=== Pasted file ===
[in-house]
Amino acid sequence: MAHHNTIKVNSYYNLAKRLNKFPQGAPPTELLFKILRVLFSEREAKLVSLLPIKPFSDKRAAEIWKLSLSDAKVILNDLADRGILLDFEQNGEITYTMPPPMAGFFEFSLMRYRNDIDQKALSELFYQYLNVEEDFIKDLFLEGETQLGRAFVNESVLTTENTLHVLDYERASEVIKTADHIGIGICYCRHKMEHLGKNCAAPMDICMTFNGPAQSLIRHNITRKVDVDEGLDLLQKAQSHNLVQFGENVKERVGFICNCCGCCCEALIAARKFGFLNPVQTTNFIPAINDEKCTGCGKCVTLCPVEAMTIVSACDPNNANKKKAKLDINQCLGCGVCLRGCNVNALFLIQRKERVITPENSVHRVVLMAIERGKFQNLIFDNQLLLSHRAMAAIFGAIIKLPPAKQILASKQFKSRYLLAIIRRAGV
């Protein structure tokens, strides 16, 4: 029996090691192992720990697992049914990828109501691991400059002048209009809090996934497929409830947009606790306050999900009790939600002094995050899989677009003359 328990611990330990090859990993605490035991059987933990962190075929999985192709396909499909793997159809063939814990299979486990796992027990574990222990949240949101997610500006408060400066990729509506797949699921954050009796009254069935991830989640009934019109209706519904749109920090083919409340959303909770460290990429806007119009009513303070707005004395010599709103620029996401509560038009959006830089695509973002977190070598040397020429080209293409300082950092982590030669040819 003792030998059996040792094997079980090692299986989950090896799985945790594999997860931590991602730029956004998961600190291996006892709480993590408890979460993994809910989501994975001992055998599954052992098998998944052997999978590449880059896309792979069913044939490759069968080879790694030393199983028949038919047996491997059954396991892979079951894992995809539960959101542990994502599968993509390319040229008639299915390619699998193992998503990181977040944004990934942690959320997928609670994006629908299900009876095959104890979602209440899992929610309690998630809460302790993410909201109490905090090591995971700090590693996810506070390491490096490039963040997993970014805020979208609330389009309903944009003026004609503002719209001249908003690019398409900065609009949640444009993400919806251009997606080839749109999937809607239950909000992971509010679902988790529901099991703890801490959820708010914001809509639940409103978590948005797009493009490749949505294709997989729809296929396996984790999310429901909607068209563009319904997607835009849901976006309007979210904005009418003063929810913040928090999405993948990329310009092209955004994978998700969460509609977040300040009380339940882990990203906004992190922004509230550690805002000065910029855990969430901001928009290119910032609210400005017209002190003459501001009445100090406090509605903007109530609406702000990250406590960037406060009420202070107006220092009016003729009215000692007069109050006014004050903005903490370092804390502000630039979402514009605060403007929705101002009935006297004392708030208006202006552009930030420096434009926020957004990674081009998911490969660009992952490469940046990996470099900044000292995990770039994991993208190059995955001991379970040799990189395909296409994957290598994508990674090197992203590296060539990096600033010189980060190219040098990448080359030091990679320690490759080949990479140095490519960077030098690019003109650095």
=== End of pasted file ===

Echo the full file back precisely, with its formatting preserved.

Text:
[in-house]
Amino acid sequence: MAHHNTIKVNSYYNLAKRLNKFPQGAPPTELLFKILRVLFSEREAKLVSLLPIKPFSDKRAAEIWKLSLSDAKVILNDLADRGILLDFEQNGEITYTMPPPMAGFFEFSLMRYRNDIDQKALSELFYQYLNVEEDFIKDLFLEGETQLGRAFVNESVLTTENTLHVLDYERASEVIKTADHIGIGICYCRHKMEHLGKNCAAPMDICMTFNGPAQSLIRHNITRKVDVDEGLDLLQKAQSHNLVQFGENVKERVGFICNCCGCCCEALIAARKFGFLNPVQTTNFIPAINDEKCTGCGKCVTLCPVEAMTIVSACDPNNANKKKAKLDINQCLGCGVCLRGCNVNALFLIQRKERVITPENSVHRVVLMAIERGKFQNLIFDNQLLLSHRAMAAIFGAIIKLPPAKQILASKQFKSRYLLAIIRRAGV
């Protein structure tokens, strides 16, 4: 029996090691192992720990697992049914990828109501691991400059002048209009809090996934497929409830947009606790306050999900009790939600002094995050899989677009003359 328990611990330990090859990993605490035991059987933990962190075929999985192709396909499909793997159809063939814990299979486990796992027990574990222990949240949101997610500006408060400066990729509506797949699921954050009796009254069935991830989640009934019109209706519904749109920090083919409340959303909770460290990429806007119009009513303070707005004395010599709103620029996401509560038009959006830089695509973002977190070598040397020429080209293409300082950092982590030669040819 003792030998059996040792094997079980090692299986989950090896799985945790594999997860931590991602730029956004998961600190291996006892709480993590408890979460993994809910989501994975001992055998599954052992098998998944052997999978590449880059896309792979069913044939490759069968080879790694030393199983028949038919047996491997059954396991892979079951894992995809539960959101542990994502599968993509390319040229008639299915390619699998193992998503990181977040944004990934942690959320997928609670994006629908299900009876095959104890979602209440899992929610309690998630809460302790993410909201109490905090090591995971700090590693996810506070390491490096490039963040997993970014805020979208609330389009309903944009003026004609503002719209001249908003690019398409900065609009949640444009993400919806251009997606080839749109999937809607239950909000992971509010679902988790529901099991703890801490959820708010914001809509639940409103978590948005797009493009490749949505294709997989729809296929396996984790999310429901909607068209563009319904997607835009849901976006309007979210904005009418003063929810913040928090999405993948990329310009092209955004994978998700969460509609977040300040009380339940882990990203906004992190922004509230550690805002000065910029855990969430901001928009290119910032609210400005017209002190003459501001009445100090406090509605903007109530609406702000990250406590960037406060009420202070107006220092009016003729009215000692007069109050006014004050903005903490370092804390502000630039979402514009605060403007929705101002009935006297004392708030208006202006552009930030420096434009926020957004990674081009998911490969660009992952490469940046990996470099900044000292995990770039994991993208190059995955001991379970040799990189395909296409994957290598994508990674090197992203590296060539990096600033010189980060190219040098990448080359030091990679320690490759080949990479140095490519960077030098690019003109650095």